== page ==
“Nothing can beat thanaka,” he said, while noting that Myanmar consumers were increasingly interested in foreign brands. He said European brands are trusted highly and that “‘made in the US’ is very, very popular”. Moreover, Korean products are “number one because of the popular Korean TV dramas that have elevated people’s expectations of beauty”.

Part of the ground floor at the high-end Parkson Department Store in downtown Yangon stocks cosmetics displays featuring products from Clinique and Kanebo, while the largest supermarket chain City Mart has dedicated customer service teams at each of its stores for displays from Yves Rocher, L’Oréal and Revlon.

Linn said there are also thousands of Chinese brands on the market, especially in rural areas, but these tend to be low-end items with a poor reputation: “It’s usually a one-time use because the quality isn’t good, so consumers aren’t happy and change to another product.”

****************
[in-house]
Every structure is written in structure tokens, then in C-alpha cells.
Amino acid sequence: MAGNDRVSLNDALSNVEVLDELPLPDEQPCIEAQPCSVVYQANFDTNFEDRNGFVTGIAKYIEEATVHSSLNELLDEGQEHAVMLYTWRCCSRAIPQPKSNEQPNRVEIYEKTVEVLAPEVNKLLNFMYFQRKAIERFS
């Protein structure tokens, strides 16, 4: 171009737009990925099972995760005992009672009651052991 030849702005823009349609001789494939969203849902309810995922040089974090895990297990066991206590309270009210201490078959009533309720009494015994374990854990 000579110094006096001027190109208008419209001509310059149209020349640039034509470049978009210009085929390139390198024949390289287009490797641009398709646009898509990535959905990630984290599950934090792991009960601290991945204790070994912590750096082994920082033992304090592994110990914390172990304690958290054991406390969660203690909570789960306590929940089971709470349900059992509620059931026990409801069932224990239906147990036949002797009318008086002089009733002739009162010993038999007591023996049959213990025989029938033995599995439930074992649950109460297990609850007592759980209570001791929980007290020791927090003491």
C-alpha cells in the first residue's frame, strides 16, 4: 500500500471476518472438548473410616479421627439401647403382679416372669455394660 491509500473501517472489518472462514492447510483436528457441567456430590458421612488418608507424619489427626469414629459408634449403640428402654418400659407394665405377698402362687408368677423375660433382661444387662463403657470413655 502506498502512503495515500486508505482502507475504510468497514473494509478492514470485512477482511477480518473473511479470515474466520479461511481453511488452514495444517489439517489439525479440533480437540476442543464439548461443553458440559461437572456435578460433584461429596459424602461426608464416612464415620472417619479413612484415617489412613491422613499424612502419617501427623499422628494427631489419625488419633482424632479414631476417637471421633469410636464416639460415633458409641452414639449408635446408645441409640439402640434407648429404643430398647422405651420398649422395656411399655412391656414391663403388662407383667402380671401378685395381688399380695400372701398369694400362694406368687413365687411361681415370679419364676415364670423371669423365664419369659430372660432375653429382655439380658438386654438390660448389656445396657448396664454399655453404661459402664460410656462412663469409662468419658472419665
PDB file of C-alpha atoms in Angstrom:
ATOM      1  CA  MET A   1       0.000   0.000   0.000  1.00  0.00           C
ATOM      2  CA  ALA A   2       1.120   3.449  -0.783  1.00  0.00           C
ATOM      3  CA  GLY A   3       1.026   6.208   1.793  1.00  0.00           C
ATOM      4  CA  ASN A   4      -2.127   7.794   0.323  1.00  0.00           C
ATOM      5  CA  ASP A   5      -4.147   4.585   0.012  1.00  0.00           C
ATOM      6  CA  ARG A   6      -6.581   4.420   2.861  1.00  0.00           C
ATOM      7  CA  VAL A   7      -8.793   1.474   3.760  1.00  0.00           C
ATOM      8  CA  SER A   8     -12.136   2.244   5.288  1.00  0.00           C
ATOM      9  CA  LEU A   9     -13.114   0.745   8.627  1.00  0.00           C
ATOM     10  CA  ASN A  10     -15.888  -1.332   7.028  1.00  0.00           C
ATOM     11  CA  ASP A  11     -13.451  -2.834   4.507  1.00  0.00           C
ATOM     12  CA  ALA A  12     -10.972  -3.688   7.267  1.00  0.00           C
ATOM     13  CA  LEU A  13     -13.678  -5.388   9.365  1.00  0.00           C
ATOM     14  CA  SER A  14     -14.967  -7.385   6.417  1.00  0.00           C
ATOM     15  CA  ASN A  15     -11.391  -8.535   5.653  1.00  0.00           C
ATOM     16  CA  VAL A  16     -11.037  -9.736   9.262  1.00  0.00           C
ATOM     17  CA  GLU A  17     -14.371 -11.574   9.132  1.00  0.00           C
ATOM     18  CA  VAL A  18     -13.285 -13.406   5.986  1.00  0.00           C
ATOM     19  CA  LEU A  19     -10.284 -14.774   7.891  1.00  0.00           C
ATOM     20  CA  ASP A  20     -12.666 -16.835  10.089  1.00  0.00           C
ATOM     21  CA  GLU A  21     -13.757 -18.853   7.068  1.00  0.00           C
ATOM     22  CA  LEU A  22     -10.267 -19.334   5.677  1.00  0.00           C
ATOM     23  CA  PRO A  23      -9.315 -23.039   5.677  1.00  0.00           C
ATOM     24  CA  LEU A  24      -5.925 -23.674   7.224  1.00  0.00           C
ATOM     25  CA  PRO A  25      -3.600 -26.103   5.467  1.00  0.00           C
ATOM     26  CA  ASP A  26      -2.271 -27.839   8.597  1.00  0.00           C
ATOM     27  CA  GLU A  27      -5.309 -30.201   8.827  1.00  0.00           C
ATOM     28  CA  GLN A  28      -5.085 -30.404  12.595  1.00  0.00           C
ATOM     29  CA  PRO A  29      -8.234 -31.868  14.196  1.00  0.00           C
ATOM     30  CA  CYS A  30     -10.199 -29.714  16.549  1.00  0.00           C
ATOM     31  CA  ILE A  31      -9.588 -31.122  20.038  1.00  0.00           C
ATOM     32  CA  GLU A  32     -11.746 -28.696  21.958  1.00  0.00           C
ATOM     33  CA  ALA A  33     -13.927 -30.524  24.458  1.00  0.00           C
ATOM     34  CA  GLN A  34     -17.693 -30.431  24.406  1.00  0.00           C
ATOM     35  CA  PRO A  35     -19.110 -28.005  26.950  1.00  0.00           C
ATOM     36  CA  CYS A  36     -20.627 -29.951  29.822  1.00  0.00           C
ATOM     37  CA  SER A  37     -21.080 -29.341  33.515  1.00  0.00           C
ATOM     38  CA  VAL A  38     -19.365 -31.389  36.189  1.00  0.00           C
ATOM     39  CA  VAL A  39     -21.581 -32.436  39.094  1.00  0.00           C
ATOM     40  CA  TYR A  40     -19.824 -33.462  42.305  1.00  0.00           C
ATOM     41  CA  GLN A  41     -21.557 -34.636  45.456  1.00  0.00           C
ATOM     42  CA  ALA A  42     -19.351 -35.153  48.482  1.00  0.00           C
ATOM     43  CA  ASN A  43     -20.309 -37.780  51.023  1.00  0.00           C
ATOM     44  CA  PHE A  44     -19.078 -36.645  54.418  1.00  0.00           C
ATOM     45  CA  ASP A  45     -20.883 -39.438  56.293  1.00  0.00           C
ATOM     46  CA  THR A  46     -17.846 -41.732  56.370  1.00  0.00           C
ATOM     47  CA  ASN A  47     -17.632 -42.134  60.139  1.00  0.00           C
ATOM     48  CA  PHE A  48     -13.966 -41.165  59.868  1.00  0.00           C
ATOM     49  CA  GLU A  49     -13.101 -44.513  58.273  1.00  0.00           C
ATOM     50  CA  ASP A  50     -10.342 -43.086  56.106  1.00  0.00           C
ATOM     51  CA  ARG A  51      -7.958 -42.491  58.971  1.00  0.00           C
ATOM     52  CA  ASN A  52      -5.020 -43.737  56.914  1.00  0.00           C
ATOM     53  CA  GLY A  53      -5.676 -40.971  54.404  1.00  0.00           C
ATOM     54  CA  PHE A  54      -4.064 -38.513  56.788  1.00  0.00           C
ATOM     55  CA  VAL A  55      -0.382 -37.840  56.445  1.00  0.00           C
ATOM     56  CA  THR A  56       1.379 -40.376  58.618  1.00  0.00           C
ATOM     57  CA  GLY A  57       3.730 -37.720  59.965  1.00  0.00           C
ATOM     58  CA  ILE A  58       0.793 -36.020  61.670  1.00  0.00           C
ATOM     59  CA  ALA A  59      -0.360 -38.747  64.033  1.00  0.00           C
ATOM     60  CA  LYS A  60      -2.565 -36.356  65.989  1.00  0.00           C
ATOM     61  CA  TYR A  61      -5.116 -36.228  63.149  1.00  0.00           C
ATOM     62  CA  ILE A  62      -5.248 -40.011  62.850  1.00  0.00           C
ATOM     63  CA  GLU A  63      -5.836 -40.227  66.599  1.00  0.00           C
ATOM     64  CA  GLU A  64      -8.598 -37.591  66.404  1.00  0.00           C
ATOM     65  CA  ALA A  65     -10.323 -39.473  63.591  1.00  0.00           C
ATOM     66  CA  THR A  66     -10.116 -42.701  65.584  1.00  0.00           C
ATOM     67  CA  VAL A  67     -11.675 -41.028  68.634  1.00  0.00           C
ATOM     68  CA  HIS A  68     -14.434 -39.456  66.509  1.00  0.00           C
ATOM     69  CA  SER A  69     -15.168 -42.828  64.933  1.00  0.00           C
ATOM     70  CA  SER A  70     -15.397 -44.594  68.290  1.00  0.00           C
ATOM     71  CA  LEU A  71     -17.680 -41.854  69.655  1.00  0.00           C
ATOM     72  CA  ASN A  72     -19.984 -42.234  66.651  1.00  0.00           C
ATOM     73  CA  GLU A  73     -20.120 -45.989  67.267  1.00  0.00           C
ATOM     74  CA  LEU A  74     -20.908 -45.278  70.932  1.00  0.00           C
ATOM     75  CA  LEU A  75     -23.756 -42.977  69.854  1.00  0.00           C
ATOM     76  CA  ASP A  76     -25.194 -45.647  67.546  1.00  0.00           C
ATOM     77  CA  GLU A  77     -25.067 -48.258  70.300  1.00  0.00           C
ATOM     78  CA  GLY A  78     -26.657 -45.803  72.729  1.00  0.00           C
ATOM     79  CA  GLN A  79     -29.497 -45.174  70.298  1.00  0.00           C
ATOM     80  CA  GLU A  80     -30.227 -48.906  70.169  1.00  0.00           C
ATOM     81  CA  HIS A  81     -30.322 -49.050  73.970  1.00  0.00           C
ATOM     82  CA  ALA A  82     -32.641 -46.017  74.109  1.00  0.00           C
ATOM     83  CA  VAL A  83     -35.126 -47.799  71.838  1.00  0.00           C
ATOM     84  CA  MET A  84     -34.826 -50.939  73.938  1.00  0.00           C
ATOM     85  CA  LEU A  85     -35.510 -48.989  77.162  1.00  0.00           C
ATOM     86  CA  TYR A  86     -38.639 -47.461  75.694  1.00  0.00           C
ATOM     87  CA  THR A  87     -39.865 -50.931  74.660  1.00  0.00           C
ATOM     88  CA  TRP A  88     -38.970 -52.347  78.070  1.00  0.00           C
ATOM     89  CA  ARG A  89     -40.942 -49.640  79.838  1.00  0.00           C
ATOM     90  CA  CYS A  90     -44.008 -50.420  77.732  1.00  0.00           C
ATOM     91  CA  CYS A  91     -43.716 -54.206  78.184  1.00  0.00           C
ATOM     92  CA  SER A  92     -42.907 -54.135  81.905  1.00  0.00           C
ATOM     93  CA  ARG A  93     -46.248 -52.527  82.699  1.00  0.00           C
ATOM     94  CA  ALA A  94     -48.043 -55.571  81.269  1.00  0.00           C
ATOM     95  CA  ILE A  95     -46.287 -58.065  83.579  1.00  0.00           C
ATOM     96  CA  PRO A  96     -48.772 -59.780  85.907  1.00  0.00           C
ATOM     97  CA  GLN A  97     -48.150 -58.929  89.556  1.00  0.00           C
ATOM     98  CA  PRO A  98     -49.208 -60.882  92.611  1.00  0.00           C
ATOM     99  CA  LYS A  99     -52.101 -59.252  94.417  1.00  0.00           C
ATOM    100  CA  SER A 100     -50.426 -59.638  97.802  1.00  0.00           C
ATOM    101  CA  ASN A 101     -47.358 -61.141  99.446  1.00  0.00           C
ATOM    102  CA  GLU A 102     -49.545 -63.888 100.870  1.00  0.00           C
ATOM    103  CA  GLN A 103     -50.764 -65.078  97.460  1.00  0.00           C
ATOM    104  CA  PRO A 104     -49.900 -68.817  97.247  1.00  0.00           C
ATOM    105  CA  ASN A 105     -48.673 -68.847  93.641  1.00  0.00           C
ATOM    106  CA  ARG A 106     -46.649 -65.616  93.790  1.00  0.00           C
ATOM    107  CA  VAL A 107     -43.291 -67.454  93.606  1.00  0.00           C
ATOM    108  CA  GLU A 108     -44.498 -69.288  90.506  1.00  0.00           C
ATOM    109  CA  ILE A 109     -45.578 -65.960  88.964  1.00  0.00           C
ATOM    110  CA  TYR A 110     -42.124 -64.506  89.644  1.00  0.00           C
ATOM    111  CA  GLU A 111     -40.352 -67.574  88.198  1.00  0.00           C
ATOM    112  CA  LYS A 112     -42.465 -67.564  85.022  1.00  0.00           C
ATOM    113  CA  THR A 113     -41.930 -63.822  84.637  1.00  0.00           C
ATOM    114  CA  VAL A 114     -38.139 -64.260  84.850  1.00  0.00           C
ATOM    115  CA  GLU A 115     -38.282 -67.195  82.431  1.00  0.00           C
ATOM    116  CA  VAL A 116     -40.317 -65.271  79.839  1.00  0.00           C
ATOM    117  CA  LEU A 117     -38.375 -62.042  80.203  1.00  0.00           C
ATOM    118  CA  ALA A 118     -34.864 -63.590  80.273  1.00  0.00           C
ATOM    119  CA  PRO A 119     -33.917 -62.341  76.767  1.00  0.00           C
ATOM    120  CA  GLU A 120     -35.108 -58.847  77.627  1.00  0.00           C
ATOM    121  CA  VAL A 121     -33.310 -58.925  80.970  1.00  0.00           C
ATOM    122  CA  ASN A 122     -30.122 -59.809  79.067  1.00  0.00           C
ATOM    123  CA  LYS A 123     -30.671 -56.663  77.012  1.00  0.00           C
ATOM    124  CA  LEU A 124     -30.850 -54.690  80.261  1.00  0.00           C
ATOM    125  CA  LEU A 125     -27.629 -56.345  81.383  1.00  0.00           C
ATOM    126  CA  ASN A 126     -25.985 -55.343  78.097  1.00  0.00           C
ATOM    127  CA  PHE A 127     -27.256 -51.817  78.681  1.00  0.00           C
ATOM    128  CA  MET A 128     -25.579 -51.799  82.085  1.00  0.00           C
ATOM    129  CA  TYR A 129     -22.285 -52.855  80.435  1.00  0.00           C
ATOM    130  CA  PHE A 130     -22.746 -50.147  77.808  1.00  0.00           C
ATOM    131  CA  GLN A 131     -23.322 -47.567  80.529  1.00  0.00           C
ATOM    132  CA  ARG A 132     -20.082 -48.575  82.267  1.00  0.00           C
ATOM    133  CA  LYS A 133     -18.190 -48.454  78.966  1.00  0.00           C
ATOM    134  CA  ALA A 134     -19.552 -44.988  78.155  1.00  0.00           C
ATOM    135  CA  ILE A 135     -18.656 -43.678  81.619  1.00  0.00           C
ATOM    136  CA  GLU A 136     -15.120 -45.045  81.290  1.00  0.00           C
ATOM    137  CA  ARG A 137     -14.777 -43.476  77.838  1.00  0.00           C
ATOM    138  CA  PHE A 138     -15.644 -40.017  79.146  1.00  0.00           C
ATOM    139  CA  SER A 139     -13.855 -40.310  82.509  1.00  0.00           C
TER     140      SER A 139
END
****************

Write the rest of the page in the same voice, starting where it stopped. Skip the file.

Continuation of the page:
Foreign brands need to note, however, said Linn, that after thanaka, powders and foundations are the two most popular cosmetics items in Myanmar. “Women have been using pressed powders for years. Lipstick is a lot less popular. Women don’t know how to use lipstick properly and they only know a few colours. Most are scared to try colour cosmetics,” he noted. Whitening products are also a “huge industry”, although many consumers struggle to source such products.

Building consumer trust

Consumers may also be wary of unfamiliar brands due to a number of scandals in recent times, such as when two whitening skin care products being sold by the popular Thai ‘Forever Young’ company were found to contain clobetasol propionate, a topical steroid that is banned in several countries due its harmful side-effects. The company had failed to secure a Myanmar Food & Drug Administration certificate and the health ministry ordered a sales ban and destruction of these products, citing a 1972 Public Health Law after a public outcry on social media.